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Alcohol & Health
Helping Alcoholics
Where Does My Call Go?
Updated on September 26, 2023
7 min read

Alcoholics Anonymous (AA)

What is AA?

Alcoholics Anonymous (AA) is an organization of peer-facilitated alcohol support groups that helps people recover from alcohol use disorder (AUD).

AA meetings center on abstinence-based recovery from alcohol addiction through a spiritually inclined twelve-step program. Typically, newer members pair up with a veteran member who becomes their sponsor and guides them through the program.

AA participation encourages:

  • A sense of community around alcohol addiction recovery.
  • Accountability around the grave emotional and interpersonal impacts of alcohol abuse.
  • Admittance of character defects.
  • A spiritual approach to healing.
  • A change to one’s general way of living.

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Historical Background of AA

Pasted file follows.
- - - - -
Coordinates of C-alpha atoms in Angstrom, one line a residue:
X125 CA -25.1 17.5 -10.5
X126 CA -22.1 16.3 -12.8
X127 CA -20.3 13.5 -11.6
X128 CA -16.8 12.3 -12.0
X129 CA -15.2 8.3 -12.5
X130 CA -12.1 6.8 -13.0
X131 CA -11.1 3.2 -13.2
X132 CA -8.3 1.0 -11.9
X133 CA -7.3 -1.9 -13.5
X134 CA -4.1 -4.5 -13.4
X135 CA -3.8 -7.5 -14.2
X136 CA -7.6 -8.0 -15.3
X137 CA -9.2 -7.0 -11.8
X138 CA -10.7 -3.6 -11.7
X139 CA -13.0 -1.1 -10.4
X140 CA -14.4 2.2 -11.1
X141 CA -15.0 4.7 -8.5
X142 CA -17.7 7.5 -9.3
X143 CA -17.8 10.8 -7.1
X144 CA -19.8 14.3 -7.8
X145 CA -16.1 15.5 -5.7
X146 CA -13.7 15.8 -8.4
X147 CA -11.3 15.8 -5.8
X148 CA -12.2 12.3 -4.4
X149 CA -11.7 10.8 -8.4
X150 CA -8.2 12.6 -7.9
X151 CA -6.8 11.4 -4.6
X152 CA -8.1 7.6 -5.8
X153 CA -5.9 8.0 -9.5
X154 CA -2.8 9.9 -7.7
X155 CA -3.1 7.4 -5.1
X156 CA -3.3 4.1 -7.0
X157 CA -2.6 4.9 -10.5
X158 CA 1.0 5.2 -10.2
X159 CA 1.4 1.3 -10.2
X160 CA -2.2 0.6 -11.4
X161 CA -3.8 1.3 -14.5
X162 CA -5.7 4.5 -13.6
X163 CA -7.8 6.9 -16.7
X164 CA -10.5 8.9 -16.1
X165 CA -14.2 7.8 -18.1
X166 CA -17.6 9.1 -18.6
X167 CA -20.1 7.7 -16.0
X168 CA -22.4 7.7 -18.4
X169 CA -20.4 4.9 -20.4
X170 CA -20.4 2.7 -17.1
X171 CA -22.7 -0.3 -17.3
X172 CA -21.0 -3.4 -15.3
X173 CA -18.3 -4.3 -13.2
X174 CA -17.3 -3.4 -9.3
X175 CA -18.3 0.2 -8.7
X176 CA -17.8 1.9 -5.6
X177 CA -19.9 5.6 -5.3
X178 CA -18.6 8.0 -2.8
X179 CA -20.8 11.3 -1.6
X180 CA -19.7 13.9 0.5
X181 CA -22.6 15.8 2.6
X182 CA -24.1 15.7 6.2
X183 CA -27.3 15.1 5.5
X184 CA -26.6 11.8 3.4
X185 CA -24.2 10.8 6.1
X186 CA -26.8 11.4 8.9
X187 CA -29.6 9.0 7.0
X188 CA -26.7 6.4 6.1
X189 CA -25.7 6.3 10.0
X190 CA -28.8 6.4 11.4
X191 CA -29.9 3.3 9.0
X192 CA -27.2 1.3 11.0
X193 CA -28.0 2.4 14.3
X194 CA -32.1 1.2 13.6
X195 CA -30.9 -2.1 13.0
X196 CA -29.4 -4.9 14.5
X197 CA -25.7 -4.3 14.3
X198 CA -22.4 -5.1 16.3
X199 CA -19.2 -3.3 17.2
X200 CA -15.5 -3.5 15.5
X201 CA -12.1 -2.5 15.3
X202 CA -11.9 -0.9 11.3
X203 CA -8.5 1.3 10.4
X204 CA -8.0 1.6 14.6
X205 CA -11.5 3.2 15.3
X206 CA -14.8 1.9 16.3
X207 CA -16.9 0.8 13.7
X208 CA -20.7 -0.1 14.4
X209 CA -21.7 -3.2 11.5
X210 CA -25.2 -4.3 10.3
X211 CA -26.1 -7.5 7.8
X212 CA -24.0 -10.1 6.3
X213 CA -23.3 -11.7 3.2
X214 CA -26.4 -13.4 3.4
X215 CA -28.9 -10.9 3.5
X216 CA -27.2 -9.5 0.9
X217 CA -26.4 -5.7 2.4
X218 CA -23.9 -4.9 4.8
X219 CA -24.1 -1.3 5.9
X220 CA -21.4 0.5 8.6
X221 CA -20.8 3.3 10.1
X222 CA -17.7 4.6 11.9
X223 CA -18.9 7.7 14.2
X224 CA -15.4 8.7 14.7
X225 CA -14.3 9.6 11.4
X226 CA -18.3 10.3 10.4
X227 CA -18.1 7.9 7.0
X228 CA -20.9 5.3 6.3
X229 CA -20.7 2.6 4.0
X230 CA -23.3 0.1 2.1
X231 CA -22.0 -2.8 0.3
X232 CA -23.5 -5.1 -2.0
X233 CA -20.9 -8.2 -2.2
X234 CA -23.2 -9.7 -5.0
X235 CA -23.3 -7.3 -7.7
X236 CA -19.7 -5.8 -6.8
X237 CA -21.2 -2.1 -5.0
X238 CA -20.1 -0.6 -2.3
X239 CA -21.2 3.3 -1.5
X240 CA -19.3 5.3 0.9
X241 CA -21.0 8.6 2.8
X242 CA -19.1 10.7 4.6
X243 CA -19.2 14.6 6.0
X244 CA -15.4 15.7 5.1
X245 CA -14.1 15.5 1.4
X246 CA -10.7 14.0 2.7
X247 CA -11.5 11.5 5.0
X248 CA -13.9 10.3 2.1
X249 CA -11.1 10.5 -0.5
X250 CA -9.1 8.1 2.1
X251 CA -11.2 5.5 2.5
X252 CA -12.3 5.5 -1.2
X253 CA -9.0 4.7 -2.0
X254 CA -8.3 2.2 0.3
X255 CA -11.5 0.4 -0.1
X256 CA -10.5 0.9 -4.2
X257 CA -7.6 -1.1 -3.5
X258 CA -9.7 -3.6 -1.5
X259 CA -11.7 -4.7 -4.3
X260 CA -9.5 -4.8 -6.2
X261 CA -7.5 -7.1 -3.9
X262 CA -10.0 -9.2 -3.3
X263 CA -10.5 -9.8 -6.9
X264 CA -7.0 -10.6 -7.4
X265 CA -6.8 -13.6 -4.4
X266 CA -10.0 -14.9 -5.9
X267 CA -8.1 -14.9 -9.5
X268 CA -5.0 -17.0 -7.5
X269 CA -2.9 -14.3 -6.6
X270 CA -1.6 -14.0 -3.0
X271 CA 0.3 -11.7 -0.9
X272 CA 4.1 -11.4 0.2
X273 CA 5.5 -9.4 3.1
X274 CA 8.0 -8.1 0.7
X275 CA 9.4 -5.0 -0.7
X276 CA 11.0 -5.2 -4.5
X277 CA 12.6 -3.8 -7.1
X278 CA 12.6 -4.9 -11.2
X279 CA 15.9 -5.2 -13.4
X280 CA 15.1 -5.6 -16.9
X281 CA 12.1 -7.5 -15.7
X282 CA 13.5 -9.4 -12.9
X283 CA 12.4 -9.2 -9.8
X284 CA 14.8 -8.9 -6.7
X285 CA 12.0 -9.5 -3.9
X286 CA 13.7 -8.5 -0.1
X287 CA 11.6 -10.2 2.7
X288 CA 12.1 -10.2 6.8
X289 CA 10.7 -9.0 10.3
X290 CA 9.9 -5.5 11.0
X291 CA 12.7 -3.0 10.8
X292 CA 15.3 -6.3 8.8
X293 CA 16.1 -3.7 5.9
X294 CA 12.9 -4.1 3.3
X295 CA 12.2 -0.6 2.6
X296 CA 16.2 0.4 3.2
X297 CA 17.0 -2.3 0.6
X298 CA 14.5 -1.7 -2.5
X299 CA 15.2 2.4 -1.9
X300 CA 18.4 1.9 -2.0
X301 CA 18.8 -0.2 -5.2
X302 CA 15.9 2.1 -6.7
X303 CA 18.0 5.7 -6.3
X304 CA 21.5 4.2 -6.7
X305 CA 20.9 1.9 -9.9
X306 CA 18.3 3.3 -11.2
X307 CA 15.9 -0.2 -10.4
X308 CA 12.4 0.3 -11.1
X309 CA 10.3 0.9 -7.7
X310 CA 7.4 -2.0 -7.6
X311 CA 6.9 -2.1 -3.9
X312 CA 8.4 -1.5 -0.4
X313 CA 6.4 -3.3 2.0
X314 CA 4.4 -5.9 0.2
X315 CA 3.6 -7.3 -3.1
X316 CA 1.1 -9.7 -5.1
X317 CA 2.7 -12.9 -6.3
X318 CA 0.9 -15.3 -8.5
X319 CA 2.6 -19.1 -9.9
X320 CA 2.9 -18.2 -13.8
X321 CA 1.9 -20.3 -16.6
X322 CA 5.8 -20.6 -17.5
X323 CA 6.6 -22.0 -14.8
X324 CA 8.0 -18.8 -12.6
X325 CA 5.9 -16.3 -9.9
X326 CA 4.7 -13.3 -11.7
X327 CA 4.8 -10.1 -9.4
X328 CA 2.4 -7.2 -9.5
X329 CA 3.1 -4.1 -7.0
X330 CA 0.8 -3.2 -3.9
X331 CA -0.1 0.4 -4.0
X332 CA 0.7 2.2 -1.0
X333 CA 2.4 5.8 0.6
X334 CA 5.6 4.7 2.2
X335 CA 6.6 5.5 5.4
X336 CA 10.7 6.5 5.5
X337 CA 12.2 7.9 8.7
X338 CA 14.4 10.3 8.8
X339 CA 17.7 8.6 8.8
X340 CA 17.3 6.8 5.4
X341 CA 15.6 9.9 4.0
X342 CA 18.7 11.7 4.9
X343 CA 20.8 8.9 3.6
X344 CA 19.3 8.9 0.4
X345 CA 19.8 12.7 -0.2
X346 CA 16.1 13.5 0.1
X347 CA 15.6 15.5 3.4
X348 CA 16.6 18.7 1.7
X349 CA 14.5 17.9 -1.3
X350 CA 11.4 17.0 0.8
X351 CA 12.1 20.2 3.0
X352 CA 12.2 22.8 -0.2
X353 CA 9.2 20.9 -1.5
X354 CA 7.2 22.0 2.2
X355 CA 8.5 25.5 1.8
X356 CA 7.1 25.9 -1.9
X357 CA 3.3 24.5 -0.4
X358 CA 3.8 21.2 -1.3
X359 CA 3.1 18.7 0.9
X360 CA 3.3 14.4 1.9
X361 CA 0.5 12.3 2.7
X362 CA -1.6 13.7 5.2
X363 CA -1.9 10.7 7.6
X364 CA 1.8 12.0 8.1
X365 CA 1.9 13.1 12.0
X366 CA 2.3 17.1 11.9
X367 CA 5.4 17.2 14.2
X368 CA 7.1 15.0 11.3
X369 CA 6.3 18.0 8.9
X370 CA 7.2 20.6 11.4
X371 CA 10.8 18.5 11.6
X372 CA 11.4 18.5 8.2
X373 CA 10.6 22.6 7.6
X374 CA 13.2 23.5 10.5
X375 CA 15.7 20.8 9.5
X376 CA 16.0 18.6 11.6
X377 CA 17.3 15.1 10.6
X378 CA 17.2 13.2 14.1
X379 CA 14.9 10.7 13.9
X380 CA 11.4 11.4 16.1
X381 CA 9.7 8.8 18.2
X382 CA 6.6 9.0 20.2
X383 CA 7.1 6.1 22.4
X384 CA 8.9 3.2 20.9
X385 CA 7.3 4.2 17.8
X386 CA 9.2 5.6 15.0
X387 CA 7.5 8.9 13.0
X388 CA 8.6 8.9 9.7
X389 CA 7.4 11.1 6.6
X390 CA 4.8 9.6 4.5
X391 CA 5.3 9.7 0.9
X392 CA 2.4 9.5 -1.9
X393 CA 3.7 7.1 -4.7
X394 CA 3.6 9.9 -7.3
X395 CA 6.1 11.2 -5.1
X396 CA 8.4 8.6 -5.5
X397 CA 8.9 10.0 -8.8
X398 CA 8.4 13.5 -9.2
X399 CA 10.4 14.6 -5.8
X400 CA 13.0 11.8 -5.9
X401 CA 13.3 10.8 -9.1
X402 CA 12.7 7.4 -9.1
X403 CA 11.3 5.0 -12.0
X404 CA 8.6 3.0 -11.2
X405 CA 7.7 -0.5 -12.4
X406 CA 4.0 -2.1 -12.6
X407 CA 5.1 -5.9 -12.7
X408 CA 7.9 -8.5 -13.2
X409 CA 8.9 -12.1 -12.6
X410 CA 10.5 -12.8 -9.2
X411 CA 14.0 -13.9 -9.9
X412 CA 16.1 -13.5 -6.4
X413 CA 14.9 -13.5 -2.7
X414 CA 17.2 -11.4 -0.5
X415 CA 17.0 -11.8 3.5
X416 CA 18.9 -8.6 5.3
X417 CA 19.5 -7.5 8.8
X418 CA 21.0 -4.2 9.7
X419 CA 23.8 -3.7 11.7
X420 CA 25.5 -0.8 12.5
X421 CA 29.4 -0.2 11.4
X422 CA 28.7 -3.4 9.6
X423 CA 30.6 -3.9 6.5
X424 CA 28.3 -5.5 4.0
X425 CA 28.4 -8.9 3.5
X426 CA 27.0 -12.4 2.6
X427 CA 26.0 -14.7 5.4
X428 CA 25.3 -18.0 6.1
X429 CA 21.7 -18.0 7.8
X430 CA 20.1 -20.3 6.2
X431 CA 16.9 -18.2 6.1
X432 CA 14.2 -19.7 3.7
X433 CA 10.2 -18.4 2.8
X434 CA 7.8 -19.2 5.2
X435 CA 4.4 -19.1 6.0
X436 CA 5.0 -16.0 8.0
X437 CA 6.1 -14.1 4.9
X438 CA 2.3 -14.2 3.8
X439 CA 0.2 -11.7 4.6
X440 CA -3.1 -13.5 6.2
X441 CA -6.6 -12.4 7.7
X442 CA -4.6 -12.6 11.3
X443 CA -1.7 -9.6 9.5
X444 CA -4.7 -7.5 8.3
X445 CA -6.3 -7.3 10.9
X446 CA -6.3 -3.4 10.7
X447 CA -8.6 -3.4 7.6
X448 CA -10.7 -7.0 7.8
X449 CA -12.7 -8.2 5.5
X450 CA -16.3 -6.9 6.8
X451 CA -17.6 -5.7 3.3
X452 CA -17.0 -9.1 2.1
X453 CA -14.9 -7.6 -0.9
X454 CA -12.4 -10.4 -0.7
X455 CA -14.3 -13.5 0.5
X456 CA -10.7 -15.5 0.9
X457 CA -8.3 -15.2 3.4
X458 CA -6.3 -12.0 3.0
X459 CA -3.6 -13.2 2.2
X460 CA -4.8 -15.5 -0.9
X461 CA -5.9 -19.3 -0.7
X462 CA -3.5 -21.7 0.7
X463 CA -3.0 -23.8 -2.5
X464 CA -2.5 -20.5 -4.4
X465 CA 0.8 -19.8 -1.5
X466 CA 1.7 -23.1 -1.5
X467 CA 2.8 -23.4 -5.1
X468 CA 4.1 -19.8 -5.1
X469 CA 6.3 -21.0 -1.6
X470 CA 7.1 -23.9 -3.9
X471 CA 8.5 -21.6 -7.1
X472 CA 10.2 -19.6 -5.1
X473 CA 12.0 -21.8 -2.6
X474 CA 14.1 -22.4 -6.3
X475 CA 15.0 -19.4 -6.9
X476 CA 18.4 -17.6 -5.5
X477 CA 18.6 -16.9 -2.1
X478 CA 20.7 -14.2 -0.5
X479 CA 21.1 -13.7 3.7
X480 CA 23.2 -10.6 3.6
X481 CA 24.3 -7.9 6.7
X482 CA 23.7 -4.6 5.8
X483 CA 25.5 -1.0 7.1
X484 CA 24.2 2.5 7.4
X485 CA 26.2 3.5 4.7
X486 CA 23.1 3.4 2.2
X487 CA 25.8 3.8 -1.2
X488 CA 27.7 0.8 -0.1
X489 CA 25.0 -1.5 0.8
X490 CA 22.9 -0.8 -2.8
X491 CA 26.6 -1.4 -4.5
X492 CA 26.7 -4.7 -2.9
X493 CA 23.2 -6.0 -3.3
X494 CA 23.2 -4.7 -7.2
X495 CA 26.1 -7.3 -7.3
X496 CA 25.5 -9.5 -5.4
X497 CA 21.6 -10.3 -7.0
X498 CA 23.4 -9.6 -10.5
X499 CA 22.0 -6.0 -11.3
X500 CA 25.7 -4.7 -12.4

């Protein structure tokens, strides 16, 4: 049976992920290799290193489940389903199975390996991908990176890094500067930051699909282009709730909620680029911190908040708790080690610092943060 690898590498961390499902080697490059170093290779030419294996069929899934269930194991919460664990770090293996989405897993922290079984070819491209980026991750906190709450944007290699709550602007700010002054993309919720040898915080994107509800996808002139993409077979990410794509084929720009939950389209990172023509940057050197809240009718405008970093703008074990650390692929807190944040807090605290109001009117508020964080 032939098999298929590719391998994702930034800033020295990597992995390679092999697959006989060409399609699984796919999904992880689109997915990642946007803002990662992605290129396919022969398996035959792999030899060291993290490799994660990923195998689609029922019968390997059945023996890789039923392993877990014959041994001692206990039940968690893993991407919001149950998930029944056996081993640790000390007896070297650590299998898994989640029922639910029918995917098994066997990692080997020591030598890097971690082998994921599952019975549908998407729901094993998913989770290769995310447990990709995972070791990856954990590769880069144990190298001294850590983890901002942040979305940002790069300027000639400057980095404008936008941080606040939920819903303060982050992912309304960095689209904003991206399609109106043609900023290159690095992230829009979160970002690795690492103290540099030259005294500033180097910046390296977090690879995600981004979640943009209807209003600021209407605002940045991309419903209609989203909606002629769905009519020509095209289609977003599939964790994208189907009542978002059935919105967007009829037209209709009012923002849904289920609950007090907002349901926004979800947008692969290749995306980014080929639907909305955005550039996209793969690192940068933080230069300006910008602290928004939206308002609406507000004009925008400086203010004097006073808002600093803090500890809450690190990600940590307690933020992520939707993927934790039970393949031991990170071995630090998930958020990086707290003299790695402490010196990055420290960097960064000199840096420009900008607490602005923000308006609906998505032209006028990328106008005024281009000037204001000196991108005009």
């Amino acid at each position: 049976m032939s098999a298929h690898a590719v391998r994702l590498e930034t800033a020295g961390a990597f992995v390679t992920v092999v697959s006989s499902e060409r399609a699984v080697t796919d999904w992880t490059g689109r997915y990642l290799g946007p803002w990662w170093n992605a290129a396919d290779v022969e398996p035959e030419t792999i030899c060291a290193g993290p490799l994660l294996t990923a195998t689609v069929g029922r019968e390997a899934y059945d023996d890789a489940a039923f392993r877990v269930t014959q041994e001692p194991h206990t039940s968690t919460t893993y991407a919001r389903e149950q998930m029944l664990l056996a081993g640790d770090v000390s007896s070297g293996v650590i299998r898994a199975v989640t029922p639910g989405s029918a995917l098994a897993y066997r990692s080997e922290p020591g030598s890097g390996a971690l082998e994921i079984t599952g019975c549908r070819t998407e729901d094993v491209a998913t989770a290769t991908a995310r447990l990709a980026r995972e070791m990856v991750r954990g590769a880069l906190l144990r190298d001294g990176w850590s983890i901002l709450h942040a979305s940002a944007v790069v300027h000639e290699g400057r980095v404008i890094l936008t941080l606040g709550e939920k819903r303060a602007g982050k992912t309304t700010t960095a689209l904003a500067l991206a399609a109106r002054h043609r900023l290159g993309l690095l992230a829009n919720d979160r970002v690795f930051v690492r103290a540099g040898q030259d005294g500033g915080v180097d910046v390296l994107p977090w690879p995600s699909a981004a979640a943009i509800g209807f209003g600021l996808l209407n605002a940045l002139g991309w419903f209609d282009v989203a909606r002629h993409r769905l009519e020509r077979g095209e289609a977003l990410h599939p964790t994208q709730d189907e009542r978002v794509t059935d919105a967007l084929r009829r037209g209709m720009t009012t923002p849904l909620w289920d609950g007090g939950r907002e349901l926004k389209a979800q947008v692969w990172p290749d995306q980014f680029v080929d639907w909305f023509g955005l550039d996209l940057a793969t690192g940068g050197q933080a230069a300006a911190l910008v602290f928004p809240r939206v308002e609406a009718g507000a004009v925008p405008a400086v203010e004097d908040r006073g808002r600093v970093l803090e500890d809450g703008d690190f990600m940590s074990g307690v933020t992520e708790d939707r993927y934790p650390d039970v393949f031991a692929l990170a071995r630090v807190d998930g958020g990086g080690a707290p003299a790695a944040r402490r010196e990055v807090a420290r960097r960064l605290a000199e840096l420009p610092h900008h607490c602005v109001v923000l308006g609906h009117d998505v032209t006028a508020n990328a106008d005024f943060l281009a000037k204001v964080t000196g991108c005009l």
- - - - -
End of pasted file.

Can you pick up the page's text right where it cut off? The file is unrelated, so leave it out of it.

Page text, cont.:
Bill Wilson and Dr. Bob Smith founded AA in 1935, two recovering alcohol addicts. The organization's beginnings stemmed from a need to find support outside the medical community since there weren't many resources for those seeking help with alcohol addiction.

The first AA meetings took place in the homes of its founders. They emphasized personal responsibility and spiritual growth as the core principles of recovery.

Bill Wilson based his development of the twelve-step program on his struggles with alcoholism. His spiritual influences also played a significant role in the formation of AA.

What are the Requirements for AA?

The only requirement for AA membership is a desire to stop drinking. As with many mutual help groups, AA emphasizes rigorous honesty and letting go of preexisting beliefs.

This is vital for those anxious and eager to alter the harmful patterns and behaviors of addictive diseases, including alcohol addiction.

AA groups don’t expect members to observe the program’s principles strictly. Instead, they provide support and understanding wherever their members are recovering. AA members claim spiritual progress, not perfection.


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How Do AA Meetings Work?

AA meetings are usually community-based and easy to find. Unlike structured sessions at a treatment facility, people struggling with drinking problem organize these AA meetings.

Each group posts its scheduled meetings online to be as public as possible. This helps those battling with alcoholism find a meeting anywhere at any time.